Whether you call them a primary care provider, internist, general practitioner or family doctor, they are there for you. Having a primary care provider means you can build a provider-patient relationship with someone who knows you well and works with you to increase your chances for a long and healthy life. It’s about more than taking care of sore throats and cuts or bruises, as our providers explain.

1.      Don’t be afraid to ask questions.

Better yet, write them down whenever you think of them so you don’t forget to ask something important during your visit.

2.      Use your online patient portal.

It can be one of the best ways to communicate directly with your provider. You can even send your questions in ahead of your visit.

3.      We put a lot of thought into your treatment plan.

Your treatment plan is tailored to you and is by no means a blanket plan for everyone. We take the time to get to know you and think about how different approaches may impact you. To name a few, we consider:

·        Which treatments are covered by your insurance

·        General science and safety

·        How much support from others you’ll need during treatment

·        Therapy delivery method (oral, outpatient, inpatient, etc.)

·        Where treatment is offered

·        Your goals, wishes, and fears

4.      A provider’s job involves a lot more than just seeing patients.

We spend a lot of time advocating for gender diverse healthcare by helping shape policy and providing education and training.

5.      We can effectively coordinate your care.

We’re like your general contractor. We often speak with a lot of specialists about a particular patient as their advocate. We talk to the cardiologists, the GI doctors; we’re on the phone saying “Here is what I know about the patient, here is their entire background.” We work for you to ensure you get the care you need.

6.      We recommend a yearly visit, but not for the reason you may think.

The most important part of the physical is not the physical itself, but the conversation with your PCP, to come up with plans to keep you healthy. A lot of diseases are preventable. Something like diabetes we have lots of control over. We can target people who are in their 20s, 30s and 40s and get them to develop good eating and exercise habits. This helps prevent developing a condition like diabetes when they are in their 50s.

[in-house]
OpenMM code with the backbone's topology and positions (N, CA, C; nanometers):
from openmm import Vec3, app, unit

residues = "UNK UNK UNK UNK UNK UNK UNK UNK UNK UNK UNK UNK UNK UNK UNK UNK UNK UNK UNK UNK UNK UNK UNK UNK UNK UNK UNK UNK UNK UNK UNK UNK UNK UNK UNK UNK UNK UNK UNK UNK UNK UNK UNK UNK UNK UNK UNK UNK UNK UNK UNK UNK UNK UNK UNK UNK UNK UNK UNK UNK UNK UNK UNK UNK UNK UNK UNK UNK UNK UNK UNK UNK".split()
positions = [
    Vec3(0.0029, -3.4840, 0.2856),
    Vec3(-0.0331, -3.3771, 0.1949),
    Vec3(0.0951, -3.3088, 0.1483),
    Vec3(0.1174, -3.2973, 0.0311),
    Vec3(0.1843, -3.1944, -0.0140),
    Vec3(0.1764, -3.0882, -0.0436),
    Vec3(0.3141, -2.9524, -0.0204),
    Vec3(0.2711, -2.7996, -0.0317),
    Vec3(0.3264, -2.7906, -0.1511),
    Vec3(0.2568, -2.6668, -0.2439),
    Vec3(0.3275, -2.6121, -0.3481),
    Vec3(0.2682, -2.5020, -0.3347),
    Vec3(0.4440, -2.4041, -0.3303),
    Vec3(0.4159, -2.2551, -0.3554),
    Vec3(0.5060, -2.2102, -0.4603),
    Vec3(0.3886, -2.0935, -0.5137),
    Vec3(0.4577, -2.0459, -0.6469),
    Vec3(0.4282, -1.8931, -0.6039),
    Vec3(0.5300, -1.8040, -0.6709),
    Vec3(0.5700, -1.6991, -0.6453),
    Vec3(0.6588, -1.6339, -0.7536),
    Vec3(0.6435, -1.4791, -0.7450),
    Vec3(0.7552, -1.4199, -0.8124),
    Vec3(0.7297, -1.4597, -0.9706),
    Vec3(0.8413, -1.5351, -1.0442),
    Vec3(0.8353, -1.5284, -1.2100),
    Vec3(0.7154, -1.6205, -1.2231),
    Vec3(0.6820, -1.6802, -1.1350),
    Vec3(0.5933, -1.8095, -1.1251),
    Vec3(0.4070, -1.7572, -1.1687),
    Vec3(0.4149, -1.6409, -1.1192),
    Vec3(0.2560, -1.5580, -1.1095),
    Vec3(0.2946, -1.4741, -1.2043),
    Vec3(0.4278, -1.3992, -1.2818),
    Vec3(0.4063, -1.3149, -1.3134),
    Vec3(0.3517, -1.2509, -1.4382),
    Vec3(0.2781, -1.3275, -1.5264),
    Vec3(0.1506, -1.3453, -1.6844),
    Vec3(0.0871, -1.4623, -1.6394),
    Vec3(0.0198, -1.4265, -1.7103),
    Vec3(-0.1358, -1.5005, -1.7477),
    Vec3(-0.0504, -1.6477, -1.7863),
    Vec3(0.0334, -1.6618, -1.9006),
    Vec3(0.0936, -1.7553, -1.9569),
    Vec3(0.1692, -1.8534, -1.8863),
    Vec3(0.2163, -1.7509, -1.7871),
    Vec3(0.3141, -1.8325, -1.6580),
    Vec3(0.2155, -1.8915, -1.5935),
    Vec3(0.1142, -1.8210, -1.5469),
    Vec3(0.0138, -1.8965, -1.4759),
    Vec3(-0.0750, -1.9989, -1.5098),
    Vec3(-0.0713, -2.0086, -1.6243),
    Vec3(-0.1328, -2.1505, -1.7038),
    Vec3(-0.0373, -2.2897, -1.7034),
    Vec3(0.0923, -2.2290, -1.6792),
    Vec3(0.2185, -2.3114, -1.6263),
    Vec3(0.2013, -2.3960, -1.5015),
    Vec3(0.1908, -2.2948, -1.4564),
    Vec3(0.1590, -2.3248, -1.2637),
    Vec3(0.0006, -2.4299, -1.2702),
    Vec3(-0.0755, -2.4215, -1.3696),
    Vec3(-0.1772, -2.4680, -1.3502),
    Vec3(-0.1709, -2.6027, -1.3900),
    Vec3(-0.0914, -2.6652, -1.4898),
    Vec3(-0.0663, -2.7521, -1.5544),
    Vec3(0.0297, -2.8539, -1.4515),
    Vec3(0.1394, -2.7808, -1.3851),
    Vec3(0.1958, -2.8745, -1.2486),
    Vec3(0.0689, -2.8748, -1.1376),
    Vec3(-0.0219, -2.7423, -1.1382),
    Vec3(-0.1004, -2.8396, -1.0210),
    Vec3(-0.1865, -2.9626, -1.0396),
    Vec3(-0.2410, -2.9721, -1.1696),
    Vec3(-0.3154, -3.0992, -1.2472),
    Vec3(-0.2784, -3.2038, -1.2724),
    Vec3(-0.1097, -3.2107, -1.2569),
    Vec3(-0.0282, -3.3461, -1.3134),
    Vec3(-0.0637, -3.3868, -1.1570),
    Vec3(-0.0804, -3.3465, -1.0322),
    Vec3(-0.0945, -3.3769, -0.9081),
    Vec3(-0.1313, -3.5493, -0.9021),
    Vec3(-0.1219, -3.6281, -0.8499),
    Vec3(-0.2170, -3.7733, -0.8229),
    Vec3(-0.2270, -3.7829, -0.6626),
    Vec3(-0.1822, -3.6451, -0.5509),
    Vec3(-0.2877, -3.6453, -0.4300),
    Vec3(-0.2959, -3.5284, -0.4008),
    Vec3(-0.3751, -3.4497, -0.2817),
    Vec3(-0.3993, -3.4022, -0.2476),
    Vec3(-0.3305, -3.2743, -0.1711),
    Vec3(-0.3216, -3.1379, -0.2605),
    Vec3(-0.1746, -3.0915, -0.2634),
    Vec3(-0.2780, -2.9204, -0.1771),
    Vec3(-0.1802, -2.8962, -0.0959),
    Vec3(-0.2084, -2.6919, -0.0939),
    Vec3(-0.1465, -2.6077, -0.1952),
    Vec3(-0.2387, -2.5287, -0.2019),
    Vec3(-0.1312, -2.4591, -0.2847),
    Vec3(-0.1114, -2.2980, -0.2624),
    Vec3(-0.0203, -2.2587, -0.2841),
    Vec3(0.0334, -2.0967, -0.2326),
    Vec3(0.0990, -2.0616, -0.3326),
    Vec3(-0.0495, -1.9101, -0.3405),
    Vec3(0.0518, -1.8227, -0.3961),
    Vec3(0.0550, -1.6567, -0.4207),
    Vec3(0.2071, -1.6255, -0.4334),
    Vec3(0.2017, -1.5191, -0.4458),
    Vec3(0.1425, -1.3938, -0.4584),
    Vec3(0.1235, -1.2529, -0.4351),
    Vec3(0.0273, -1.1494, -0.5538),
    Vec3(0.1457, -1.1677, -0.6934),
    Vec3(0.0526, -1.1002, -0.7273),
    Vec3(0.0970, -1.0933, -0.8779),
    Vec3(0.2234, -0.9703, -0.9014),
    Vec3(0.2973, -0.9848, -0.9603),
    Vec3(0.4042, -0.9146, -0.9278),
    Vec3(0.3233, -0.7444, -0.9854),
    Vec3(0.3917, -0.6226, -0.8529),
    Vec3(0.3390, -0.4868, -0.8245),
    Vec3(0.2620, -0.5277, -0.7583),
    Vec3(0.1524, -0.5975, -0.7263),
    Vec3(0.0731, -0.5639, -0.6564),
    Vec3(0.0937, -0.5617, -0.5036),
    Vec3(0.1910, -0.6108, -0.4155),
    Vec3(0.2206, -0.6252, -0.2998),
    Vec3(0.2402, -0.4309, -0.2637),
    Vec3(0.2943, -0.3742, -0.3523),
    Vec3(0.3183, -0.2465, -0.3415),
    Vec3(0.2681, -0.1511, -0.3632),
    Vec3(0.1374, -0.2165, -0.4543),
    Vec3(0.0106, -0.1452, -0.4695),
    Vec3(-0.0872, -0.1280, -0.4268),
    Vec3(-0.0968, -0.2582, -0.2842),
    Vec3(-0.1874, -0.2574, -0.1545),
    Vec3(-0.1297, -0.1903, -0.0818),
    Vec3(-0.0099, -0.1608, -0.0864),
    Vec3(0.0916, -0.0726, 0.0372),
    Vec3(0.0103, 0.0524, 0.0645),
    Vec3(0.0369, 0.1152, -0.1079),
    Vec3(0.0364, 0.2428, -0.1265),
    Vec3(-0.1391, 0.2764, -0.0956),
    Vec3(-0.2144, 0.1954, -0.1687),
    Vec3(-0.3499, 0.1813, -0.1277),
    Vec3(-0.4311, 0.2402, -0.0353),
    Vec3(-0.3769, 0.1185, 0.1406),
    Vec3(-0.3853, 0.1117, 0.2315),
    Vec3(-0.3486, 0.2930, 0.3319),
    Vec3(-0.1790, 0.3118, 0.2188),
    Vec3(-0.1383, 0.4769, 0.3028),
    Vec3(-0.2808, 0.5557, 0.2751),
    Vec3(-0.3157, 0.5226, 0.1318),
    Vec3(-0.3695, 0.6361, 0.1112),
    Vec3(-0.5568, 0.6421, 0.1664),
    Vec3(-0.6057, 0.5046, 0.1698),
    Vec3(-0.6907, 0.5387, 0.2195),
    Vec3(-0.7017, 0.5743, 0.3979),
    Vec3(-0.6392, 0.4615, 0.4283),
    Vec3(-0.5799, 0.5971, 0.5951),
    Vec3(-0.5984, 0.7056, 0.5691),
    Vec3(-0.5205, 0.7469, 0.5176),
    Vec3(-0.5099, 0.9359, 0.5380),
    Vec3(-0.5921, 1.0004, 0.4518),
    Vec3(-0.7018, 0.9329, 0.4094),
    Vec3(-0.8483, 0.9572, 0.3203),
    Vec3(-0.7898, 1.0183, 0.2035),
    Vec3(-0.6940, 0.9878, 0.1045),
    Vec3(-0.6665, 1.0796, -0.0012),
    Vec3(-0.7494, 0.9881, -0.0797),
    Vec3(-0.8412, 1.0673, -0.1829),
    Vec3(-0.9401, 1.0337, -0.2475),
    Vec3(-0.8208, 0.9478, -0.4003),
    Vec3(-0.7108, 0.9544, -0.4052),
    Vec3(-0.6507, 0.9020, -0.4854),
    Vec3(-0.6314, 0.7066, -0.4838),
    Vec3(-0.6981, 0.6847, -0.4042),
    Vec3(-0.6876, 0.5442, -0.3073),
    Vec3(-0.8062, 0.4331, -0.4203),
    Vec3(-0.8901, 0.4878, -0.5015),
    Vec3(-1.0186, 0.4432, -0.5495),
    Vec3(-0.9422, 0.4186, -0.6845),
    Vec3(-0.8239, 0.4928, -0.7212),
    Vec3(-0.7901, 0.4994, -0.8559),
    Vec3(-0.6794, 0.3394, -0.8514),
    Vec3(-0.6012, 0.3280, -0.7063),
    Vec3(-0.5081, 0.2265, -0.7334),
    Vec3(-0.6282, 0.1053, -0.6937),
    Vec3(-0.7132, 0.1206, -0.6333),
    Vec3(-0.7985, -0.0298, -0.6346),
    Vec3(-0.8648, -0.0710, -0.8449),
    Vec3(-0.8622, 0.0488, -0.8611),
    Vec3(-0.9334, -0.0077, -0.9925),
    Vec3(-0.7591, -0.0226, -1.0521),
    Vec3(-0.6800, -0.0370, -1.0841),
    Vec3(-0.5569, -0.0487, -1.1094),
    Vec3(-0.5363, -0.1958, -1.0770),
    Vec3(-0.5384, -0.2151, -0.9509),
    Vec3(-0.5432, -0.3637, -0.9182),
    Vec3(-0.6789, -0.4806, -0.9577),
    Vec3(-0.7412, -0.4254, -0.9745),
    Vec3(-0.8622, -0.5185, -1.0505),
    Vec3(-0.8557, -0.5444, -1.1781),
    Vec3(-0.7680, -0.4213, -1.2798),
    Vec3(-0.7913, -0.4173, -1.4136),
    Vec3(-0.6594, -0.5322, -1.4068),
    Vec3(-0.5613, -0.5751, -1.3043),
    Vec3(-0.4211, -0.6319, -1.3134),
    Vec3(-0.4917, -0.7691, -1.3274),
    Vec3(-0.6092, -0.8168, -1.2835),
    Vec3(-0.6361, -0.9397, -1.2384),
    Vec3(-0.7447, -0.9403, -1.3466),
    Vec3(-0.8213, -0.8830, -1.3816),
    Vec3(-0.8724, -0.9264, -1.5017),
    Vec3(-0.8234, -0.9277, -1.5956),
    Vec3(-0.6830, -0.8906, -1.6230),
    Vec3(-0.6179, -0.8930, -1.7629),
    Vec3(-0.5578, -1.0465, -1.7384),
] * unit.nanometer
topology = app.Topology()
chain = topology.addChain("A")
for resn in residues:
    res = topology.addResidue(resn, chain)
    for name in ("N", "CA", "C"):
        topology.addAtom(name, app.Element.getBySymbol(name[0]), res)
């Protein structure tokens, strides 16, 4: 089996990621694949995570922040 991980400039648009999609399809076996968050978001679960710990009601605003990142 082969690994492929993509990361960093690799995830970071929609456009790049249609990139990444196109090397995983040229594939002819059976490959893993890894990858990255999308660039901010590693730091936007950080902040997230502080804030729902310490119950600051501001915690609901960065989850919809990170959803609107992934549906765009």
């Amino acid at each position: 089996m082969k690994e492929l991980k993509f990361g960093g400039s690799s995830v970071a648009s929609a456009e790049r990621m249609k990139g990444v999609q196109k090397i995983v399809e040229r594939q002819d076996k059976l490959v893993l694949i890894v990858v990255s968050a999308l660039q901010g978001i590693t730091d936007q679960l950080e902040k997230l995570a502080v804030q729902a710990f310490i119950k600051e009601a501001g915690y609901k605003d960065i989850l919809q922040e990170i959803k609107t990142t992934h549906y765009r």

7.      Be open with us. We can help.

We’re here to help you, not judge you. Yeah, it’s embarrassing to tell your doctor that sex hurts or you’ve been farting up a storm, but doctors need to know the gory details to figure out what is going on. Trust us. We’ve heard it all before.

8.       We’re not making you wait on purpose or because we’re bad at planning.

It’s never our desire to make people wait, but the best-laid plans frequently get blown out of the water. Maybe the patient before you was late and was squeezed in or needed stitches, or someone mentioned chest pain during a routine checkup. That stops everything. You may never know what caused the holdup. We can’t tell you what happened because of confidentiality rules.

9.       Tellus if you don’t understand something.

If you’ve been given a diagnosis, your provider needs you to grasp what it is, how it’s going to be treated, and how to follow up if you have questions. Speak up if anything isn’t clear. Repeat instructions for taking medication back to the doc and ask about the most common side effects of your medication, when you can expect to feel better, and what to do if you don’t or if your condition worsens.

10.   Chronic problems take time.

If you have a chronic health condition, it’s likely that you had several underlying dysfunctions in your body before you started to have symptoms. It may take your provider time to find the root cause. Although you want to feel better right away, realize that it can take time and you may even experience what looks like a setback.